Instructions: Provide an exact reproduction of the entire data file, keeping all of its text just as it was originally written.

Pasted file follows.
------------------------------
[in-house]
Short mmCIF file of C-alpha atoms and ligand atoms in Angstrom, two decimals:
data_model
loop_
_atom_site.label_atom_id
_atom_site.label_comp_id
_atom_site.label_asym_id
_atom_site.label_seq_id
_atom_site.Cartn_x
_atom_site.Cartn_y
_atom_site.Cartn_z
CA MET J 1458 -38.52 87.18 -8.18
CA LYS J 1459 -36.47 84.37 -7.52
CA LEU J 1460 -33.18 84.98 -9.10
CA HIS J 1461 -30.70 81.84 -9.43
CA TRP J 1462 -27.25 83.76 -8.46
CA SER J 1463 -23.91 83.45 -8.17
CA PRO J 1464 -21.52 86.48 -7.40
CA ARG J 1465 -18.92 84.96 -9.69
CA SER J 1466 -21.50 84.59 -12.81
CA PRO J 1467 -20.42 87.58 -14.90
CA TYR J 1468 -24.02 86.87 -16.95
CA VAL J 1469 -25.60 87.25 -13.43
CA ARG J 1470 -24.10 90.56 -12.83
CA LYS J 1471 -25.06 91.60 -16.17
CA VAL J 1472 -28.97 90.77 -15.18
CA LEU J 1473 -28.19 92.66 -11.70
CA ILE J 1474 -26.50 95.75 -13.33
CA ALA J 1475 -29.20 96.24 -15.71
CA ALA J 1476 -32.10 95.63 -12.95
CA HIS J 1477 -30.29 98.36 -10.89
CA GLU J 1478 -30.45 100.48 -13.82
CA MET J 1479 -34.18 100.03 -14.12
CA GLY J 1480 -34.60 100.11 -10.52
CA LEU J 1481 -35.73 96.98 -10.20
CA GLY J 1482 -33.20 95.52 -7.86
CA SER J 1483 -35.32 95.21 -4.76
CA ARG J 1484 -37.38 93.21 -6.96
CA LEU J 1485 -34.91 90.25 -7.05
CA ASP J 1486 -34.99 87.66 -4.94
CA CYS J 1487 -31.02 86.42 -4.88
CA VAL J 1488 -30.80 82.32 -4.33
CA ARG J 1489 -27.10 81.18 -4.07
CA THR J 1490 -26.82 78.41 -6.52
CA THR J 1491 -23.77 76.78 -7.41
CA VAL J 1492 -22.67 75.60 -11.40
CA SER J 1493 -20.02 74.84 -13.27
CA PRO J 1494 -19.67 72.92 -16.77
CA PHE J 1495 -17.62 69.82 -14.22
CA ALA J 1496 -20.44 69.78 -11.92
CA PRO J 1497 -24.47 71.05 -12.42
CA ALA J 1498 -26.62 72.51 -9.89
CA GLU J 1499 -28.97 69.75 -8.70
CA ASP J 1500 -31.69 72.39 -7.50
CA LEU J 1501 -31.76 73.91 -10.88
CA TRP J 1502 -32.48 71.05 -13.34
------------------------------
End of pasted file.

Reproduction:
[in-house]
Short mmCIF file of C-alpha atoms and ligand atoms in Angstrom, two decimals:
data_model
loop_
_atom_site.label_atom_id
_atom_site.label_comp_id
_atom_site.label_asym_id
_atom_site.label_seq_id
_atom_site.Cartn_x
_atom_site.Cartn_y
_atom_site.Cartn_z
CA MET J 1458 -38.52 87.18 -8.18
CA LYS J 1459 -36.47 84.37 -7.52
CA LEU J 1460 -33.18 84.98 -9.10
CA HIS J 1461 -30.70 81.84 -9.43
CA TRP J 1462 -27.25 83.76 -8.46
CA SER J 1463 -23.91 83.45 -8.17
CA PRO J 1464 -21.52 86.48 -7.40
CA ARG J 1465 -18.92 84.96 -9.69
CA SER J 1466 -21.50 84.59 -12.81
CA PRO J 1467 -20.42 87.58 -14.90
CA TYR J 1468 -24.02 86.87 -16.95
CA VAL J 1469 -25.60 87.25 -13.43
CA ARG J 1470 -24.10 90.56 -12.83
CA LYS J 1471 -25.06 91.60 -16.17
CA VAL J 1472 -28.97 90.77 -15.18
CA LEU J 1473 -28.19 92.66 -11.70
CA ILE J 1474 -26.50 95.75 -13.33
CA ALA J 1475 -29.20 96.24 -15.71
CA ALA J 1476 -32.10 95.63 -12.95
CA HIS J 1477 -30.29 98.36 -10.89
CA GLU J 1478 -30.45 100.48 -13.82
CA MET J 1479 -34.18 100.03 -14.12
CA GLY J 1480 -34.60 100.11 -10.52
CA LEU J 1481 -35.73 96.98 -10.20
CA GLY J 1482 -33.20 95.52 -7.86
CA SER J 1483 -35.32 95.21 -4.76
CA ARG J 1484 -37.38 93.21 -6.96
CA LEU J 1485 -34.91 90.25 -7.05
CA ASP J 1486 -34.99 87.66 -4.94
CA CYS J 1487 -31.02 86.42 -4.88
CA VAL J 1488 -30.80 82.32 -4.33
CA ARG J 1489 -27.10 81.18 -4.07
CA THR J 1490 -26.82 78.41 -6.52
CA THR J 1491 -23.77 76.78 -7.41
CA VAL J 1492 -22.67 75.60 -11.40
CA SER J 1493 -20.02 74.84 -13.27
CA PRO J 1494 -19.67 72.92 -16.77
CA PHE J 1495 -17.62 69.82 -14.22
CA ALA J 1496 -20.44 69.78 -11.92
CA PRO J 1497 -24.47 71.05 -12.42
CA ALA J 1498 -26.62 72.51 -9.89
CA GLU J 1499 -28.97 69.75 -8.70
CA ASP J 1500 -31.69 72.39 -7.50
CA LEU J 1501 -31.76 73.91 -10.88
CA TRP J 1502 -32.48 71.05 -13.34